Prison Education And Recidivism

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Prison Education and Recidivism
Recidivism is the relapsing behavior of criminal activity after one is released from prison. Unemployment and countless of legal issues of crimes have been linked to recidivism. Many offenders are confined in the U.S prisons with the goal of a reconstructed life; however, a mass amount of these prisoners will be released with little to no options for employment. A criminal 's past education experience, correctional education experience, and the impact of the experience they took advantage of affects their options of future employment. Countless of prisons have experienced the effectiveness of correctional education programs in helping to reduce recidivism and improve postrelease employment outcomes. Though recidivism
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Integrating back into society can be very challenging for an individual who is coming out of prison. The label of a felony conviction on one’s record is often a major barrier to finding employment after prison. They must obtain vocational skills and education to successfully reintegrate back into the workforce. Formerly imprisoned individuals, on average, are less educated than the general population and many felons lack a high school diploma or GED certificate and the professional skills needed to succeed in the labor force (Davis), so some prisons offer basic programs for inmates that include adult basic education, vocational studies, and post-secondary education (Petty). Of the three, vocational studies appear to have the best results in getting inmates trained for jobs that are readily available upon release. Between these different programs, researchers discovered that criminals had a 28 percent higher chance of gaining post-release employment when they obtain vocational skills versus academic education (Petty). In a study carried out by the RAND Corporation under the auspices of the Justice Department’s Bureau of Justice Assistance, the corporation found that on average, inmates that participated in prison education programs had a 43 percent chance of returning to prison than those who did not (Petty). These particular programs give inmates …show more content…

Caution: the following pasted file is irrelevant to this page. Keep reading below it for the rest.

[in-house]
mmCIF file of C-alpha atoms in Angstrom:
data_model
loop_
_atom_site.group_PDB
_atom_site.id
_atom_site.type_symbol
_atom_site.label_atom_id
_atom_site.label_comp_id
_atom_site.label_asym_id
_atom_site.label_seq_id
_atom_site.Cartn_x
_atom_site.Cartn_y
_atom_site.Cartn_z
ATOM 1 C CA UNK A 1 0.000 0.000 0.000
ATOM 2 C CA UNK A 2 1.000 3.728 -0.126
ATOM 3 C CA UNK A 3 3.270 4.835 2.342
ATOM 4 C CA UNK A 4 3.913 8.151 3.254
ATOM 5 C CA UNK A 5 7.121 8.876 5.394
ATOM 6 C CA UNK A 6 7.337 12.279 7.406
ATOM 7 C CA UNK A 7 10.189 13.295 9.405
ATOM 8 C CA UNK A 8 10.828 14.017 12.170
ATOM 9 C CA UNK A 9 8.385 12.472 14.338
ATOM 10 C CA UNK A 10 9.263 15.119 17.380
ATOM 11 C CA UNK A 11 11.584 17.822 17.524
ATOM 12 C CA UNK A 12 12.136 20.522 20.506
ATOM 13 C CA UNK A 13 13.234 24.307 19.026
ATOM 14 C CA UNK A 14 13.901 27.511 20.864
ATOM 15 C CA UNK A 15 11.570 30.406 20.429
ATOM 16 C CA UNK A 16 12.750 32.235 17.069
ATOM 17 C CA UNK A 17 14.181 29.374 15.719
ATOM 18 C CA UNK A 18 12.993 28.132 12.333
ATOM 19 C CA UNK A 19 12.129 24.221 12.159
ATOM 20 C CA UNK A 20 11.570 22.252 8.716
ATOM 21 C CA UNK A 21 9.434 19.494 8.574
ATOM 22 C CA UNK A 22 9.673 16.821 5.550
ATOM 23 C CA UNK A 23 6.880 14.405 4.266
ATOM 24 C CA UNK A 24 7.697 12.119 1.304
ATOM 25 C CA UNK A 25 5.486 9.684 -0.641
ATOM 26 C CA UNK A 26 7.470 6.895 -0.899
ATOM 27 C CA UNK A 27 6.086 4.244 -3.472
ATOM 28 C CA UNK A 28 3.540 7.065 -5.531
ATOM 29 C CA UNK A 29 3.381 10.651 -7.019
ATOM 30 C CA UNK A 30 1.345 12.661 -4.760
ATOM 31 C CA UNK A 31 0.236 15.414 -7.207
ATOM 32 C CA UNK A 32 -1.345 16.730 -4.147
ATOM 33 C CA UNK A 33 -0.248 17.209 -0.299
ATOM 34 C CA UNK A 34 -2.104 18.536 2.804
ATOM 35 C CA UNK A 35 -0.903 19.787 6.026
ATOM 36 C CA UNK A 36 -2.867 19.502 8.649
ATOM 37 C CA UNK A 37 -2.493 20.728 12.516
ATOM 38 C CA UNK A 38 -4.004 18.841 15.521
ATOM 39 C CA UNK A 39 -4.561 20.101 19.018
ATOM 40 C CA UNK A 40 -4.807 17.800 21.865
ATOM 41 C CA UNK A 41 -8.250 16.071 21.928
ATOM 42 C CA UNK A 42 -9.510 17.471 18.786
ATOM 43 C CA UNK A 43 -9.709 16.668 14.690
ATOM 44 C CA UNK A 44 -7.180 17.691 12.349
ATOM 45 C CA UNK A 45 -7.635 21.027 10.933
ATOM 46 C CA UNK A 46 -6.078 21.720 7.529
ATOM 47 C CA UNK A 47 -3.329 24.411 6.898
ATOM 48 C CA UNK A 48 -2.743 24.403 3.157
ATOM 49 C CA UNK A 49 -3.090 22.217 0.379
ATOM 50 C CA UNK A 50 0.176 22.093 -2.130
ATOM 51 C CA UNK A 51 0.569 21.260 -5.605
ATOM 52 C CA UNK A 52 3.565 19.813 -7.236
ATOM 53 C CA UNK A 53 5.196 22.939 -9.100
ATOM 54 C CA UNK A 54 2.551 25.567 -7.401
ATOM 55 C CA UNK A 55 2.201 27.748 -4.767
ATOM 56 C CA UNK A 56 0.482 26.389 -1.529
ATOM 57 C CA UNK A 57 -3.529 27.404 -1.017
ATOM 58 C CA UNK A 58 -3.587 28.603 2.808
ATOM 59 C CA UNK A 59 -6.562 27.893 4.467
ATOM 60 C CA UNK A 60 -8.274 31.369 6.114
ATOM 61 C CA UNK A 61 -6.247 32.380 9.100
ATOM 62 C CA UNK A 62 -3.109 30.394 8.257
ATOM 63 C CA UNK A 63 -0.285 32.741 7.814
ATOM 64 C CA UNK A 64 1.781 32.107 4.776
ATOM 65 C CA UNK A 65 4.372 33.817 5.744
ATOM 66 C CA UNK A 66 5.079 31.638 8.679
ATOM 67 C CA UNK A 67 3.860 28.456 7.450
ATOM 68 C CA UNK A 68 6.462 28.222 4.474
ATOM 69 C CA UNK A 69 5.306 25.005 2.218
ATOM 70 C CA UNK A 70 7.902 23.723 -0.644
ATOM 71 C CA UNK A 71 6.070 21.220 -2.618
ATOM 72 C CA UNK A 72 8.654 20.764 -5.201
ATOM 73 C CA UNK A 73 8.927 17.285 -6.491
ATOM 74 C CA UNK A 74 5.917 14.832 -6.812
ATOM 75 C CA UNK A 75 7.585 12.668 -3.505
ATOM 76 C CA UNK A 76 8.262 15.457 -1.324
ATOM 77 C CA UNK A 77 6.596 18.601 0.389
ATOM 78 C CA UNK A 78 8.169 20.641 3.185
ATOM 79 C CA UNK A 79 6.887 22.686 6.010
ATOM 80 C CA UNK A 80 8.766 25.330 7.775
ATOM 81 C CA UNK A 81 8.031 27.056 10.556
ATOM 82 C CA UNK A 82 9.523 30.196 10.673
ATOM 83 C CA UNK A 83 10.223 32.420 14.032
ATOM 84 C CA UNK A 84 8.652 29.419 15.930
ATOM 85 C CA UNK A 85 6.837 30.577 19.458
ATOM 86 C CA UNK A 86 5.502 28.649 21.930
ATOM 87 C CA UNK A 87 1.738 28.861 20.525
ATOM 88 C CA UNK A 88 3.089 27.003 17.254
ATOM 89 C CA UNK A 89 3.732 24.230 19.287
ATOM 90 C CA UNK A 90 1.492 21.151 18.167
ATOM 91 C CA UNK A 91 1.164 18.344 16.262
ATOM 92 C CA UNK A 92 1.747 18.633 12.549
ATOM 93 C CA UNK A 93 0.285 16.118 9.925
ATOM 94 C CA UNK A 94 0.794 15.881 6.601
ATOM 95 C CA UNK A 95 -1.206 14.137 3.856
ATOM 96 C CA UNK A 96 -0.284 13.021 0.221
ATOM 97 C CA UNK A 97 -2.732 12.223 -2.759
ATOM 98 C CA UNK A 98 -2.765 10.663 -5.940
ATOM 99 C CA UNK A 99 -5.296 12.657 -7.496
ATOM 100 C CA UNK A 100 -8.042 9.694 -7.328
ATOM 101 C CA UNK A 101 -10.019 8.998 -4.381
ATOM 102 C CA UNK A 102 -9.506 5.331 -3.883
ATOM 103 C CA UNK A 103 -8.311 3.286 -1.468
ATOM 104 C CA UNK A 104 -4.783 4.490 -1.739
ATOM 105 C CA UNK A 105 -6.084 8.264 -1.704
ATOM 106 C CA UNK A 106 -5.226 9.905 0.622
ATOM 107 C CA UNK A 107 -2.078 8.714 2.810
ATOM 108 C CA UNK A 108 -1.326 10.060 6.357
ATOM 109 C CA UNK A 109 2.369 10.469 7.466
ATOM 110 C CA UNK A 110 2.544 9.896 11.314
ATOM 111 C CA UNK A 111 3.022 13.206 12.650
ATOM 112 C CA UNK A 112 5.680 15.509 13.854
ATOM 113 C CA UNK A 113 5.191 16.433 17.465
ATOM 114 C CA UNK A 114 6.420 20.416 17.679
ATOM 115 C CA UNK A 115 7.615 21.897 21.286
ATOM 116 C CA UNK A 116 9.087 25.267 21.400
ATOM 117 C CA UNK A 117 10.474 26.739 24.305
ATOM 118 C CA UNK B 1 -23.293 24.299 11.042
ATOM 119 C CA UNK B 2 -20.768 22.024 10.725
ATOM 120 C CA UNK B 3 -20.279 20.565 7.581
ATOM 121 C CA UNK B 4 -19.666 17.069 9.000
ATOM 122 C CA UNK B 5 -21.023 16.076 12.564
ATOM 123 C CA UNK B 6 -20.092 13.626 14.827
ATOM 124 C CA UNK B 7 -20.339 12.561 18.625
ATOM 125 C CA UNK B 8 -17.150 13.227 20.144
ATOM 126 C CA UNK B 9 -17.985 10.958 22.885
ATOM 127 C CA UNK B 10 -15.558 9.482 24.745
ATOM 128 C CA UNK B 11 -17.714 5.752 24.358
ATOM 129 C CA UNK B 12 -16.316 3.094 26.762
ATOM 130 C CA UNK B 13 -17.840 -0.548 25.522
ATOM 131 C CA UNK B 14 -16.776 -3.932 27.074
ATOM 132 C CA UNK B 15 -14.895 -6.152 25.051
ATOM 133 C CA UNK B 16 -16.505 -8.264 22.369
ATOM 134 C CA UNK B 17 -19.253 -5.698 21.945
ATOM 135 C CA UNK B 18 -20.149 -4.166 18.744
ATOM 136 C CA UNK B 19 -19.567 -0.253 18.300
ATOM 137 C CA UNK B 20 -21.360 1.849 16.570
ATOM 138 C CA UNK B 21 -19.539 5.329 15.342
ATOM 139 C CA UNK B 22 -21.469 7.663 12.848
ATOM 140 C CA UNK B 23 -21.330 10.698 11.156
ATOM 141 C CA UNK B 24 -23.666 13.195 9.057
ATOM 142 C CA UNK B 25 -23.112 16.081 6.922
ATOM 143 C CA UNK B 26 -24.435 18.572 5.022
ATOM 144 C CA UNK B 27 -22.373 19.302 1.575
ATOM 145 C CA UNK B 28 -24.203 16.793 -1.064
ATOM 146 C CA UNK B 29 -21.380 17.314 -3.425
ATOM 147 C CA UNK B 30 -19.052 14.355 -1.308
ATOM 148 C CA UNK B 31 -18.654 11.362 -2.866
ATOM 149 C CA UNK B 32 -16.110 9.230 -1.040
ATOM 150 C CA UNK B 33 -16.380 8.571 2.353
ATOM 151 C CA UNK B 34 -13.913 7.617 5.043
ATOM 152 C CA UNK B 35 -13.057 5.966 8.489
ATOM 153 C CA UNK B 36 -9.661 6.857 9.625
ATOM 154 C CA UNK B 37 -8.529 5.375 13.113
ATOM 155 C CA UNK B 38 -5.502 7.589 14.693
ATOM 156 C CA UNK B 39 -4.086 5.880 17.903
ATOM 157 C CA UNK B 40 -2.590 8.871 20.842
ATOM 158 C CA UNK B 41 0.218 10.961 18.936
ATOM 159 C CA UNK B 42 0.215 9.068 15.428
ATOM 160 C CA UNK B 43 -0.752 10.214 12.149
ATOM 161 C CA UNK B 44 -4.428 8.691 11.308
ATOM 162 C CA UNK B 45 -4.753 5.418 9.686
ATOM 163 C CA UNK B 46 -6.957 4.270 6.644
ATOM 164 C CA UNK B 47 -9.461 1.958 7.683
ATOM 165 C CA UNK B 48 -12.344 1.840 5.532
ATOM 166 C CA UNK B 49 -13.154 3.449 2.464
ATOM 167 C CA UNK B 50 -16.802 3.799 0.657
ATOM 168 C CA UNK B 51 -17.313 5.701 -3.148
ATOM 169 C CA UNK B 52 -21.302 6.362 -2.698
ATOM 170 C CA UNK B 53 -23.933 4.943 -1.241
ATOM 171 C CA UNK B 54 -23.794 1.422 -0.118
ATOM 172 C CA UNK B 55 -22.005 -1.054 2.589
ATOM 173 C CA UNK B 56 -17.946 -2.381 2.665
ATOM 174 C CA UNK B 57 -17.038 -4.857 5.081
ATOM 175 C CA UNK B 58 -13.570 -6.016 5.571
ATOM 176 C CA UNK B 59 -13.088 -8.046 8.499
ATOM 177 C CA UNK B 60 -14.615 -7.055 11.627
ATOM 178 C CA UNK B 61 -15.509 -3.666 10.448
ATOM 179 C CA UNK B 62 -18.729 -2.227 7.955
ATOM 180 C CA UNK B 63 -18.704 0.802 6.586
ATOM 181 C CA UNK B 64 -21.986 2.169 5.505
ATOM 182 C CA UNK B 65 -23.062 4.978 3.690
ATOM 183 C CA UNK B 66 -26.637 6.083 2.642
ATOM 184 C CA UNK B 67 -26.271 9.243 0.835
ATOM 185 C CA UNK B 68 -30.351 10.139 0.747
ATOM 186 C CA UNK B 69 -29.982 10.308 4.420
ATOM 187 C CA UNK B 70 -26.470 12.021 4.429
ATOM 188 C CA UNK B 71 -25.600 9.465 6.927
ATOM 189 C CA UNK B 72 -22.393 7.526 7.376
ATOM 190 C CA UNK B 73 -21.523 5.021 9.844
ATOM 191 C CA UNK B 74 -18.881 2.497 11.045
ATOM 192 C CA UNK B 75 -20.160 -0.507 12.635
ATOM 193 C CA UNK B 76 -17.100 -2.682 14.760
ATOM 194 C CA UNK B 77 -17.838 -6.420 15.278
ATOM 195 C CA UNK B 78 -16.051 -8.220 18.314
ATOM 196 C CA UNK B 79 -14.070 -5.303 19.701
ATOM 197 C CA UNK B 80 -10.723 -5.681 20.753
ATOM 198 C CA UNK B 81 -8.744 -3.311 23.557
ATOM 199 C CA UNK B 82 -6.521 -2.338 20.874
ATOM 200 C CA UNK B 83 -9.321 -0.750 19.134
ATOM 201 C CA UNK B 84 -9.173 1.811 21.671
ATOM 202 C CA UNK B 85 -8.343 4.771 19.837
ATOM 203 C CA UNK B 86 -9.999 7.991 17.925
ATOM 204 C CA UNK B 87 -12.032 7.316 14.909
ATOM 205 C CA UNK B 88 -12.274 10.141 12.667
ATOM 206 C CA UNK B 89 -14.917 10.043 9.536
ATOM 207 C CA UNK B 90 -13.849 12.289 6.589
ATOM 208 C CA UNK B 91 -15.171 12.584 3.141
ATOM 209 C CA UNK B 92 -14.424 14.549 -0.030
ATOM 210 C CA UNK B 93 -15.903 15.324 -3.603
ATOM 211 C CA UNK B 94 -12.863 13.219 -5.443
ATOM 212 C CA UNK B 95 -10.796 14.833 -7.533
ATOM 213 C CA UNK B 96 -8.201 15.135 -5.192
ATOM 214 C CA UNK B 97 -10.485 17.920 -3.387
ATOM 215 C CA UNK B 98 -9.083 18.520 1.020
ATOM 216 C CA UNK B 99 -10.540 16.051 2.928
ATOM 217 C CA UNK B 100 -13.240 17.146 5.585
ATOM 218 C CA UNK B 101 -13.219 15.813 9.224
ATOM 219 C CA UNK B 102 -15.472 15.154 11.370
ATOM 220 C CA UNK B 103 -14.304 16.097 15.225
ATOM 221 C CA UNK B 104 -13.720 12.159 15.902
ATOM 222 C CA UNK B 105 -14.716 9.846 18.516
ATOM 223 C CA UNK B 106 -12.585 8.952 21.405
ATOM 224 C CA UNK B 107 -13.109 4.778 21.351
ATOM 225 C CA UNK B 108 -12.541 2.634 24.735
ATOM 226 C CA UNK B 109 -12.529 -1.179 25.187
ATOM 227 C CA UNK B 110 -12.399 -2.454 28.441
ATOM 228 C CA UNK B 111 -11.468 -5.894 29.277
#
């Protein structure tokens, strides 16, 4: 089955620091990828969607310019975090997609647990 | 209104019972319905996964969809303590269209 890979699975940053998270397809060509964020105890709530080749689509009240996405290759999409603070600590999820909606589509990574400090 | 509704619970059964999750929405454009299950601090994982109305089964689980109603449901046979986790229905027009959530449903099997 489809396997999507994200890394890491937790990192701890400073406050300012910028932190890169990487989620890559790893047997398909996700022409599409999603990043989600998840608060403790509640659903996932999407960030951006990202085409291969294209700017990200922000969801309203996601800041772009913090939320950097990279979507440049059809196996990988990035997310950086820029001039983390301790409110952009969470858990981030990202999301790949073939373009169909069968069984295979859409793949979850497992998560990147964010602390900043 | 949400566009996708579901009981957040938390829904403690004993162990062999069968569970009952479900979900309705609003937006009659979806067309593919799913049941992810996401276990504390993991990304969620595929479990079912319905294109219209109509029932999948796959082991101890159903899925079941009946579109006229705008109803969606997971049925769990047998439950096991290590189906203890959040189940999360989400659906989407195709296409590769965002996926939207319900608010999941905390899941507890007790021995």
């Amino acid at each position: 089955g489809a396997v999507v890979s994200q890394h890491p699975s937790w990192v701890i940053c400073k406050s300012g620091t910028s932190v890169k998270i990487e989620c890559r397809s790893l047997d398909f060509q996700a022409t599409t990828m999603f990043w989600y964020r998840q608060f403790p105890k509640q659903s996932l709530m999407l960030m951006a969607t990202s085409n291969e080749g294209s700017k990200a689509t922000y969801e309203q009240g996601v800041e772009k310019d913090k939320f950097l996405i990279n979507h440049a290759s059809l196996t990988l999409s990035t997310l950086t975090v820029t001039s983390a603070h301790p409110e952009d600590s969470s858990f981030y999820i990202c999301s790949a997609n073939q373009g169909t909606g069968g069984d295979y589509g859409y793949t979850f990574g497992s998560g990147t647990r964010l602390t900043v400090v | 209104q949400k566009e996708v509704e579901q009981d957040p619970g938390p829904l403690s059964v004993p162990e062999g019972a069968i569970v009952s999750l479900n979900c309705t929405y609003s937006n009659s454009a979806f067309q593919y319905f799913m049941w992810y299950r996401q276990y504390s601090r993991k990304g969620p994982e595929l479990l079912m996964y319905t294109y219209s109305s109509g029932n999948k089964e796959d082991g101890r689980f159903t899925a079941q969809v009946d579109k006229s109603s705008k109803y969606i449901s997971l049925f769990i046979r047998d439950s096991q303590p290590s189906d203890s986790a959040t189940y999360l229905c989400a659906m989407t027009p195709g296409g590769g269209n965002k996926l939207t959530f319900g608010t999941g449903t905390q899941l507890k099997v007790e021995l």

Recidivism is a return to criminal behavior after release, and the effectiveness of corrections is usually measured by rates of recidivism. Recognized factors impact recidivism rates are: the socio economic status of the individual, the effectiveness of post release supervision, length of time imprisoned, the seriousness and severity crime convicted, access to information which varies in different states, and one’s educational achievements and levels (Esperain 5). Each year, more than 700,000 people are freed from prisons, but within three years of release, four out of ten of them end up back in correctional facilities because they’ve committed new crimes or violated the terms of their release (Davis). But educational interventions may have more profound social impacts to prevent misconducts from happening again. Attending classes has been associated with improved social interaction and communications in the prison population, and has reduced problems with repeating crimes according to an analysis by the Institute of Higher Education Policy (Chen).  But educational interventions may have more profound social impacts. This method of education can increase critical thinking by compelling imprisoned people to utilize their often prodigious street smarts, into more sophisticated forms such as occupational skills. Overall the regeneration of crime from

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